“Home by Another Way”: The Feast of the Epiphany and the Call to Conversion

Today the Church celebrates the Feast of the Epiphany, most famously celebrated on January 6. This Sunday’s Gospel story recounts the journey of the magi. Encouraged by Herod, the magi continued to follow the strange star int the sky. It leads them to the infant Jesus, there in the arms of Mary. They did him homage and offered gifts. They recognized something special about this little child and this recognition transforms them.

One of my favorite songs to listen to on the Feast of the Epiphany is James Taylor’s “Home By Another Way.” In this simple pop song, Taylor retells the story of the Magi visiting Jesus in Bethlehem and points out how this is a story about the ongoing journey of conversion we all are on.

Those magic men of the magi

Some people call them wise

Were oriental, even kings!

Well, anyway, those guys.

They visited with Jesus.

They sure enjoyed their stay.

Til warned in a dream of King Herod’s scheme

They went home by another way.

The song continues to speak of the warning the magi receive in their dream about Herod. In recognizing a different kind of power in that helpless, vulnerable baby Jesus they came to see the danger in Herod’s empty promises. Through the story of the magi Taylor reminds us that what is so often mistaken for power and glory in this world usually leads to violence:

Steer clear of royal welcomes.

Avoid a big to-do.

A king that would slaughter the innocent will not cut a deal for you.

He really, really wants those presents, he’ll comb your camels fur.

Til his boys announce they found trace amounts of your frankincense, gold, and myrrh.

Time to go home another way.

As Taylor also points out at the conclusion of the song, Herod is always out there. Like those wise men, we too must be on the lookout. Most of us are aware of how Herod can make his way into our hearts, infiltrating our ways of thinking and being. We can operate out of fear; we can be tempted by ambition and power, for pleasure, for safety, for accolades, and for security in one’s own sense of the truth. Epiphany challenges these temptations and calls for diligent conversion. This conversion requires an honest reflection on the ways in which Herod is present, lurking in the shadows of our own hearts and minds and actions. We must become even more aware of our own proclivities to be blinded by power or greed or fear of insecurity. It is this blindness that makes us complicit in political systems that support tyrants and cripple the most vulnerable.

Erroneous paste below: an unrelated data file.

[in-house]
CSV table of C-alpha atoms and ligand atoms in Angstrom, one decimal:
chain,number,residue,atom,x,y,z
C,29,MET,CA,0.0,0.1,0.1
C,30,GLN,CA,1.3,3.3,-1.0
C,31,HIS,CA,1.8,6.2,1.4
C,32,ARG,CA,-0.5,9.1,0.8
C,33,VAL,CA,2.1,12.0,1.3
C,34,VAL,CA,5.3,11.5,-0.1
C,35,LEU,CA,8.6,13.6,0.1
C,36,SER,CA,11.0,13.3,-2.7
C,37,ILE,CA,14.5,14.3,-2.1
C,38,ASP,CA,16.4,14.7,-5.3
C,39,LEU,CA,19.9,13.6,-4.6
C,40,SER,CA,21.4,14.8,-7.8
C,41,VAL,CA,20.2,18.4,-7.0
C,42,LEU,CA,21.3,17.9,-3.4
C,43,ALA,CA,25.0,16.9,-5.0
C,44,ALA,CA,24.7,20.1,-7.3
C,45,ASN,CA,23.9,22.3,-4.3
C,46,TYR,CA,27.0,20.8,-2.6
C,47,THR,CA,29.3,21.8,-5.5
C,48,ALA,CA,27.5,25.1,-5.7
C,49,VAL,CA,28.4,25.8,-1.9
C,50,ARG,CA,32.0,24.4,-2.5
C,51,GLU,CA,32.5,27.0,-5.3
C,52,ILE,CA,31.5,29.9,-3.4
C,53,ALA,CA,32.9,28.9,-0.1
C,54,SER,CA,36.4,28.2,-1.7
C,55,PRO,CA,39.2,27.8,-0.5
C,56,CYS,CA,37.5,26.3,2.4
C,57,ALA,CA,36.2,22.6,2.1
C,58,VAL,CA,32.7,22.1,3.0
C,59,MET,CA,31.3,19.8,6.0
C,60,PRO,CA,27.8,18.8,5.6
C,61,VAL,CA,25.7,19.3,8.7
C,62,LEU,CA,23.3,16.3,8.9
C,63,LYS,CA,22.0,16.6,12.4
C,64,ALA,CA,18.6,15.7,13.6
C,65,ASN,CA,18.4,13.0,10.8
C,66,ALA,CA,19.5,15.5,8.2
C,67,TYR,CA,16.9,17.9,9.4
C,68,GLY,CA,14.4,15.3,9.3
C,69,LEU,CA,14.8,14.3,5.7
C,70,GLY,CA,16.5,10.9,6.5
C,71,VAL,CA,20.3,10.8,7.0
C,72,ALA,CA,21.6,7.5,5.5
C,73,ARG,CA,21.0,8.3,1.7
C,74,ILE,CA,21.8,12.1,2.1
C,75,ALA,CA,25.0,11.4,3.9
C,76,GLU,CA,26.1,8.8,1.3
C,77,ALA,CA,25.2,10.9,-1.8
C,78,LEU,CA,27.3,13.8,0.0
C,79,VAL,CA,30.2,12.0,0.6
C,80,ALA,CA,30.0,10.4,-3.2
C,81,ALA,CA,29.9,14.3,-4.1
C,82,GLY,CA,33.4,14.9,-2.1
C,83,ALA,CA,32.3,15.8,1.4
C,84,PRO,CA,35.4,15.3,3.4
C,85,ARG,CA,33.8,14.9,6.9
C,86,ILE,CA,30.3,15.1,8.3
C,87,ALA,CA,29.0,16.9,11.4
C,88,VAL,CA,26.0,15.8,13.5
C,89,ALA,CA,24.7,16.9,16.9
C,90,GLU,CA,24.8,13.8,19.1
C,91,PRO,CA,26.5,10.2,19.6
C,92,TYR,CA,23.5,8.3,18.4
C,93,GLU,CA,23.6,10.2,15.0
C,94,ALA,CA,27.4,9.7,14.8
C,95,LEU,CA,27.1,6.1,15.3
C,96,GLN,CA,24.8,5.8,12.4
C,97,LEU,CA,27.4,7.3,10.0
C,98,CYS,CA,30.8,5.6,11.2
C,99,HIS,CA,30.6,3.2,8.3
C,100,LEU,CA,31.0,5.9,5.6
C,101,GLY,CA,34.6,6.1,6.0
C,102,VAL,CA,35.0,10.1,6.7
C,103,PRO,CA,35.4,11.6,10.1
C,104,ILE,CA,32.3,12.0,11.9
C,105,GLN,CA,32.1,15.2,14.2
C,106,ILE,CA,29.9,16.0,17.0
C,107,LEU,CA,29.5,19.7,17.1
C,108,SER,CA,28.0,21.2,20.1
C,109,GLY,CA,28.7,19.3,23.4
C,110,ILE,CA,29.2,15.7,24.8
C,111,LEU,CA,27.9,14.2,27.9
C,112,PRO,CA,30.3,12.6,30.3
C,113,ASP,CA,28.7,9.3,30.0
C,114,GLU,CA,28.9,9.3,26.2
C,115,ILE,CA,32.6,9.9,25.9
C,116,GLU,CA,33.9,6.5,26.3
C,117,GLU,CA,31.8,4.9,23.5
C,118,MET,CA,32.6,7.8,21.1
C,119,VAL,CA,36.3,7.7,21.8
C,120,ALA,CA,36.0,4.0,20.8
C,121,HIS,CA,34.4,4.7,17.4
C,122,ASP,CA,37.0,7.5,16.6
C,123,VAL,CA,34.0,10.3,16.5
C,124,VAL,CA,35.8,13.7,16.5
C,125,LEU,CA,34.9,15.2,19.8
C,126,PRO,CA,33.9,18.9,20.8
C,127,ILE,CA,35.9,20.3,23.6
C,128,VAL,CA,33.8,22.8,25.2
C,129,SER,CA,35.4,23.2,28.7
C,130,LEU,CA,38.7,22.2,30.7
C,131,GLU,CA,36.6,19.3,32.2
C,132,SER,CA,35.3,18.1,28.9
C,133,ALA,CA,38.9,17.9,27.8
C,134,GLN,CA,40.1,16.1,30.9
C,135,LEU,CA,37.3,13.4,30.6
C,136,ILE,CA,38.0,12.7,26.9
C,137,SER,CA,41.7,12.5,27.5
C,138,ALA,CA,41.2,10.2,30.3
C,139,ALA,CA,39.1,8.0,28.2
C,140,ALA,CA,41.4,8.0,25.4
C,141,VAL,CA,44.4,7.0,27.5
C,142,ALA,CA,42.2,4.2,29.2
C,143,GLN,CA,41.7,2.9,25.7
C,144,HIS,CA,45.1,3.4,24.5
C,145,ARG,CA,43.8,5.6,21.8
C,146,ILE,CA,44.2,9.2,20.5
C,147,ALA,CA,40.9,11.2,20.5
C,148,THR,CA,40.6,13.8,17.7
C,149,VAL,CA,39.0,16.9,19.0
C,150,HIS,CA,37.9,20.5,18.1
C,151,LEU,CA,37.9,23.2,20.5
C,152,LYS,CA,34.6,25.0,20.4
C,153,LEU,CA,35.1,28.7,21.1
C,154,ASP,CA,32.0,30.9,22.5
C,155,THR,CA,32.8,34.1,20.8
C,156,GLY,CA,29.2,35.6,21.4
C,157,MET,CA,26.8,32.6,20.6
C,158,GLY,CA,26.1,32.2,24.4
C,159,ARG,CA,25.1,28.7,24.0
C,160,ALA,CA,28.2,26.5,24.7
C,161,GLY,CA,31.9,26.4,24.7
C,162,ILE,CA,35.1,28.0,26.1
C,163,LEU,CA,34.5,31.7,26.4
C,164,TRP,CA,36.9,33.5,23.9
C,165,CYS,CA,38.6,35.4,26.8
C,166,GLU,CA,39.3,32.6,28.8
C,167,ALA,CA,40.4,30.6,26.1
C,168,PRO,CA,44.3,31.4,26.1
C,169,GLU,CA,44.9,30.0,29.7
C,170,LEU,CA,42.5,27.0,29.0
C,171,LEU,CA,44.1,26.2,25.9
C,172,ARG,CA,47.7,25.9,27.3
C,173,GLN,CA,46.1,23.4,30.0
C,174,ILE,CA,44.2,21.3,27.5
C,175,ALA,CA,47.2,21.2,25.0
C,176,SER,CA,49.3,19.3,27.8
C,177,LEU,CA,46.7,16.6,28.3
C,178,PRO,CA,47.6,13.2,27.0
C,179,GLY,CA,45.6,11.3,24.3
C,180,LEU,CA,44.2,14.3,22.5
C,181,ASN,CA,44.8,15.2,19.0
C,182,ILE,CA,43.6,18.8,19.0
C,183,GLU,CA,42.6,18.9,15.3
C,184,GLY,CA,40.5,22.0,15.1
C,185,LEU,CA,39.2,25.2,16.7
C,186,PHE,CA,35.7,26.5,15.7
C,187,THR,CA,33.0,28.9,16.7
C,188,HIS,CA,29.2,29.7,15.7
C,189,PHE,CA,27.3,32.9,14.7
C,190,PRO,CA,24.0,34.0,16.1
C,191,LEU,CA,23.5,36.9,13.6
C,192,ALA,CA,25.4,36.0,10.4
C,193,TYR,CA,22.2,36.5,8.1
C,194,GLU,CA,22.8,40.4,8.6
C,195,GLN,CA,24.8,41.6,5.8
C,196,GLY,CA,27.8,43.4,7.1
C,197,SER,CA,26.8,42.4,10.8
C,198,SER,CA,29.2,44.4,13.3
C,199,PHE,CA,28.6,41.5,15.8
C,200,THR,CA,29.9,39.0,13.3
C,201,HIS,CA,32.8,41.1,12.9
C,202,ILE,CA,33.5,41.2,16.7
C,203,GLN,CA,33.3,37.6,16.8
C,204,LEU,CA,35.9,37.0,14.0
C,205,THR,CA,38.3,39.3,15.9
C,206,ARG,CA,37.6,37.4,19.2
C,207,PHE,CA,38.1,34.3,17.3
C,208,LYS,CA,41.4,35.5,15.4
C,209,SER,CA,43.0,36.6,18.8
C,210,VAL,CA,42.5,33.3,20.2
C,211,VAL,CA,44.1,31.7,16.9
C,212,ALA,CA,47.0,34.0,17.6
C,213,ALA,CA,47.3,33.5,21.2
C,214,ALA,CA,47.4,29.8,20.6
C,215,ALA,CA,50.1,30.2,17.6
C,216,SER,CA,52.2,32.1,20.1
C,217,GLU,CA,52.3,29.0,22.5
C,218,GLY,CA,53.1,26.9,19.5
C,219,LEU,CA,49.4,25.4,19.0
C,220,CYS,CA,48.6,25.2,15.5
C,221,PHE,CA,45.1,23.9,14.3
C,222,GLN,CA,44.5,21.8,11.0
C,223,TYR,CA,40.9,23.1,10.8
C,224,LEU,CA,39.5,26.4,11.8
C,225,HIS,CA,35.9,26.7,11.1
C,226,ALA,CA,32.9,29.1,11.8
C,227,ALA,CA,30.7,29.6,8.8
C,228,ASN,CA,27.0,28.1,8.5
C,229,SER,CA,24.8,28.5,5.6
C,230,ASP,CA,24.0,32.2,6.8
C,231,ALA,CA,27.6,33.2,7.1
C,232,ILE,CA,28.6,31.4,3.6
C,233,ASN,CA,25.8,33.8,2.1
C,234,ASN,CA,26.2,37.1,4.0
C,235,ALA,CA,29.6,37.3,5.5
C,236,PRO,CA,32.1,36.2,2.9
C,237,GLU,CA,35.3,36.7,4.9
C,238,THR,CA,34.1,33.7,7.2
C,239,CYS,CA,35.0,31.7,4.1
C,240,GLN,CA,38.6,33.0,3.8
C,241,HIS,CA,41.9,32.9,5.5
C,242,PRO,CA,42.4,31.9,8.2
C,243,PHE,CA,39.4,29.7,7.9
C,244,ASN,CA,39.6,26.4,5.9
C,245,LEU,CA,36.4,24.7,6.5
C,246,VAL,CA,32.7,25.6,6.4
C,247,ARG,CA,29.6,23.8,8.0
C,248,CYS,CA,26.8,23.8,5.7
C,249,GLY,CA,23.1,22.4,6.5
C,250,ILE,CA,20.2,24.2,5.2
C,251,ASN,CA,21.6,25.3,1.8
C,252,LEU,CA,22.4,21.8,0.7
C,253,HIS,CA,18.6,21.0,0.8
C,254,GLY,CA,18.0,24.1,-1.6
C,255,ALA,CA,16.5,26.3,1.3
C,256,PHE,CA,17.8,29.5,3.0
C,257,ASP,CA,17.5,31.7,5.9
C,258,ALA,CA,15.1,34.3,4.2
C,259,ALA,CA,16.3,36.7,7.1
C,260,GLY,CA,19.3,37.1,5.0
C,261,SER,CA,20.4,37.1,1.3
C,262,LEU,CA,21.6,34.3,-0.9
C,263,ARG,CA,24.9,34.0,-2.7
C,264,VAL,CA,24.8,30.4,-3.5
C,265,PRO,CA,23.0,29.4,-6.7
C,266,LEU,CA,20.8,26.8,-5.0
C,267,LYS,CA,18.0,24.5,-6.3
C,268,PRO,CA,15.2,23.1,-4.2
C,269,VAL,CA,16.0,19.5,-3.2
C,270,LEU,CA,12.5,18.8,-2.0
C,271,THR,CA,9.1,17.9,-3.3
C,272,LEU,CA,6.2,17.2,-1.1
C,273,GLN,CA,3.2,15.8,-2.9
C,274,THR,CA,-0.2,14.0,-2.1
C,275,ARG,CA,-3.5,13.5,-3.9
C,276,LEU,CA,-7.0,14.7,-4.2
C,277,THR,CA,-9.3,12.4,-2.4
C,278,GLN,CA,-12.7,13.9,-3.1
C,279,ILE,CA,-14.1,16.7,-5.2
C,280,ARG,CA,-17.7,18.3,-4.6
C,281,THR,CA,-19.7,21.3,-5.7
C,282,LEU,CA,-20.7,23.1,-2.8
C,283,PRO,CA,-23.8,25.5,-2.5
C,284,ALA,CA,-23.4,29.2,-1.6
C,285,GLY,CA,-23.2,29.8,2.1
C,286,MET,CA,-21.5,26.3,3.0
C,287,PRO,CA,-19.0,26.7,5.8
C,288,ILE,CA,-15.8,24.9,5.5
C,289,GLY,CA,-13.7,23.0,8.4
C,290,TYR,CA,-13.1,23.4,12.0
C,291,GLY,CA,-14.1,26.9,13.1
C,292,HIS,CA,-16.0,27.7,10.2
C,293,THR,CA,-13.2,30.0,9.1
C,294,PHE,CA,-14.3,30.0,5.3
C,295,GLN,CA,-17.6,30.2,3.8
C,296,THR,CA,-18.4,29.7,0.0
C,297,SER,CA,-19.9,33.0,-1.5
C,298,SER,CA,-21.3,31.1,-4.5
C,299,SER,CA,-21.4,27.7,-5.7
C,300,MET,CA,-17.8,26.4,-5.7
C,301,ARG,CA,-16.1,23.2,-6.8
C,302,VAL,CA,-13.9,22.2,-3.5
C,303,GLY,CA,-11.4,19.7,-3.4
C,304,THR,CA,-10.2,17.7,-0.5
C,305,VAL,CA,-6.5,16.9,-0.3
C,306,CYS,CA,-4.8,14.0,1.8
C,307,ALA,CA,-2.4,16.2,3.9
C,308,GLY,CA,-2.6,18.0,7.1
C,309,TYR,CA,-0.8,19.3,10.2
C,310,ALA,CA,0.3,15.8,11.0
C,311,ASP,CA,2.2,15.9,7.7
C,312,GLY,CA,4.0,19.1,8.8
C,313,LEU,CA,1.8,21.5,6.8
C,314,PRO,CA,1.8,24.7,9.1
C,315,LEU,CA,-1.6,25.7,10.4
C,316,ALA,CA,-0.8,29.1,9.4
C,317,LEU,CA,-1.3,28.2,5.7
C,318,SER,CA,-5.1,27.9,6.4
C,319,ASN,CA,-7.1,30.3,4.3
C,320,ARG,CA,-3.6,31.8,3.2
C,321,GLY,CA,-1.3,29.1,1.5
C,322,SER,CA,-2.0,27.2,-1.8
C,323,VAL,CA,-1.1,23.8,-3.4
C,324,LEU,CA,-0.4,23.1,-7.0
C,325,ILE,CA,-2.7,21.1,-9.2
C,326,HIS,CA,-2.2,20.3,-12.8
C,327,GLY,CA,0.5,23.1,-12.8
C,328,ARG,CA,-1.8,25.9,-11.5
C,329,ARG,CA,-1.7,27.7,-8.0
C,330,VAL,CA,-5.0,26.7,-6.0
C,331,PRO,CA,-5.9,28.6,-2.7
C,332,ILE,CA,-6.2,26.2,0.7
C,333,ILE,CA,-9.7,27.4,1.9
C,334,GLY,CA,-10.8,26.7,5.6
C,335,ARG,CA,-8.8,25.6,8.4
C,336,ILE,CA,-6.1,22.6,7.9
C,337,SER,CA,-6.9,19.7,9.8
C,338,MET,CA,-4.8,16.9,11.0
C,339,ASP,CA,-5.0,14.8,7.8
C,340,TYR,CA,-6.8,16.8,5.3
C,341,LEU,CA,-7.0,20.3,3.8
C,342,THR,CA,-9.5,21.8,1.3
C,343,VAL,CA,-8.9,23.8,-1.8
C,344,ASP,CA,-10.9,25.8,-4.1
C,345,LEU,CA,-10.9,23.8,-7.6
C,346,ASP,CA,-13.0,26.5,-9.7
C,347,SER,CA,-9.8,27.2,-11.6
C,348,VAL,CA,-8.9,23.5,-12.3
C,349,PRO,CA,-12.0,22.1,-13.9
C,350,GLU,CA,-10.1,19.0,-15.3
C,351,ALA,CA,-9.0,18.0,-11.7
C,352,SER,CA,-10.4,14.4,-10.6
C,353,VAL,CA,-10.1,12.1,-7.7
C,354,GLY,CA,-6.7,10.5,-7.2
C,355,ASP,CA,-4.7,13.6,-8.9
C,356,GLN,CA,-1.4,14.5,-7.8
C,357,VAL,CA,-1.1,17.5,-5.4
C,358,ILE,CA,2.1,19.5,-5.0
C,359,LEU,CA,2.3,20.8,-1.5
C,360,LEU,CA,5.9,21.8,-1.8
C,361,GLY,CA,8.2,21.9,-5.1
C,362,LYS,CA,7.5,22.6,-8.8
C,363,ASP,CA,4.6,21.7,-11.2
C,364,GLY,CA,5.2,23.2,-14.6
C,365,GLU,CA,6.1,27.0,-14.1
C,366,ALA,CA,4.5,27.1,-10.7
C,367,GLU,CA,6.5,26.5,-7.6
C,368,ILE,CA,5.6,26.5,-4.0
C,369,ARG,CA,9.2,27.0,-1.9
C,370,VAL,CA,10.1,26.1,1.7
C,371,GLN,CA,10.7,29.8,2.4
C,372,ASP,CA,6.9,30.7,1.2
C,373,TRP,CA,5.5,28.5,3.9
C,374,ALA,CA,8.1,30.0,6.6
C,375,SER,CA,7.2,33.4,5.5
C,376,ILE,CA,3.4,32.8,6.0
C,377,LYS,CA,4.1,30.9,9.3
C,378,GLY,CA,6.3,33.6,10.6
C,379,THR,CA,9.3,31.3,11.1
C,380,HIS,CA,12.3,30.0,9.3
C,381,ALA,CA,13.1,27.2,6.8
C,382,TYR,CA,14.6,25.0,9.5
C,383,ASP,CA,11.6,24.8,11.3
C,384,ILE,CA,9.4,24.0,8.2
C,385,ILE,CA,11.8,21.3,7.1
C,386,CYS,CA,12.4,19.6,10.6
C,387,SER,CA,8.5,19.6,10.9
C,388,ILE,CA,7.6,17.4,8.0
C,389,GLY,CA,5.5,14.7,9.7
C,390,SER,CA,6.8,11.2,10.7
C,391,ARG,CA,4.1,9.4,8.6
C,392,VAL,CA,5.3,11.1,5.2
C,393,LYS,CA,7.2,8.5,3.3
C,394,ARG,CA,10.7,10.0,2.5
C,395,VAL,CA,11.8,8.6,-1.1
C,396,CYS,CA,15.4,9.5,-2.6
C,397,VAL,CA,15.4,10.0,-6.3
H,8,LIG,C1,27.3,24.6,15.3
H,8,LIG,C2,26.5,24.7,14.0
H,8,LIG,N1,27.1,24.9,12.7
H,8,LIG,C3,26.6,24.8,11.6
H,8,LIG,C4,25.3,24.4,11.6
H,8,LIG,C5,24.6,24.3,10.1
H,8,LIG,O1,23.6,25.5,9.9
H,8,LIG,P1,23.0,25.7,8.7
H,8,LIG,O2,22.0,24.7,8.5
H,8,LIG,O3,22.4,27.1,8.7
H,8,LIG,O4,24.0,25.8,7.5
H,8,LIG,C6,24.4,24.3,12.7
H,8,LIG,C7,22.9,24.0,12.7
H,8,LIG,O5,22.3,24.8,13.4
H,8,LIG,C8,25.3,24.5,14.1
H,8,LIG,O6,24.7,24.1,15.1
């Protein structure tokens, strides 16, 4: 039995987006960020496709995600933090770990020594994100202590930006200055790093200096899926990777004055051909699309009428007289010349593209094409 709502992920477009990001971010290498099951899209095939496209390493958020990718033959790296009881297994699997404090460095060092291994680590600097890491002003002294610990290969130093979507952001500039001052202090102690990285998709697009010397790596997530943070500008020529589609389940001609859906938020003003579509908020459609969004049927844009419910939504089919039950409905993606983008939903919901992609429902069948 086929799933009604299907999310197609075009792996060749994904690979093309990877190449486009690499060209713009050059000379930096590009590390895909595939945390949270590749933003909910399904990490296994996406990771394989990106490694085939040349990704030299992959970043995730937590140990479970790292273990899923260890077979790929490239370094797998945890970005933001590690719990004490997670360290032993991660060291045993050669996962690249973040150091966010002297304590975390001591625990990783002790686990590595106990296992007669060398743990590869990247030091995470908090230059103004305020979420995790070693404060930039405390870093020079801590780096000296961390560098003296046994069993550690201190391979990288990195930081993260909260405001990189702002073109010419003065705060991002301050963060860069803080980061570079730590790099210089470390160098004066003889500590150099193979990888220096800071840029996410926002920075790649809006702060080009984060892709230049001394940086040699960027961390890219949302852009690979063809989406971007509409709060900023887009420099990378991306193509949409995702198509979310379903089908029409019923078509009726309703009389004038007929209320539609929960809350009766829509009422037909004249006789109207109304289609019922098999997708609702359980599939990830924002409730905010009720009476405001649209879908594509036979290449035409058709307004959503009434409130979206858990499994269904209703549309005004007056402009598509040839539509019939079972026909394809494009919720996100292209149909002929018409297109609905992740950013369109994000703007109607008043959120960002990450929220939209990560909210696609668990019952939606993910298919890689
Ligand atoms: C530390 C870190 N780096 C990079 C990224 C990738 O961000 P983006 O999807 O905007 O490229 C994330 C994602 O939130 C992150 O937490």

This Feast day invites us to courageously consider what changes we need to make in our lives, homes, and communities. Most importantly, Epiphany reminds us that the starting point for that conversion is through the recognition that Christ is present in this world, laboring to bring forth light and love and peace. The love at the manger scene was much more powerful than the false accolades of Herod. That is what the wise men teach us. They looked on the face of that innocent, cooing, drooling, nursing, fussing, gurgling, completely vulnerable baby. They saw love and they fell in love and it awakened them to their own misgivings about the plans of Herod. Transformed by that scene of love, they left Herod behind.

With so much at stake in our world right now, I almost want to stay at the manger scene. But the witness of the magi gives us courage to continue on the journey. They compel us to pray and pay attention, and then wisely and prudently consider another way. Another way out of the darkness. Another way home. As we awaken to the painful realities of these uncertain times, let’s do as the wise magi did. Let’s travel in twos and threes. Let’s share our gifts with one another. Let’s draw strength and courage from ordinary scenes of love. Let’s sleep, for God’s sake, and pay attention to what insights come through rest and rejuvenation. Let’s steer clear of all the facades and trappings of Herod-like power and let’s all choose to be transformed and return home by another way.

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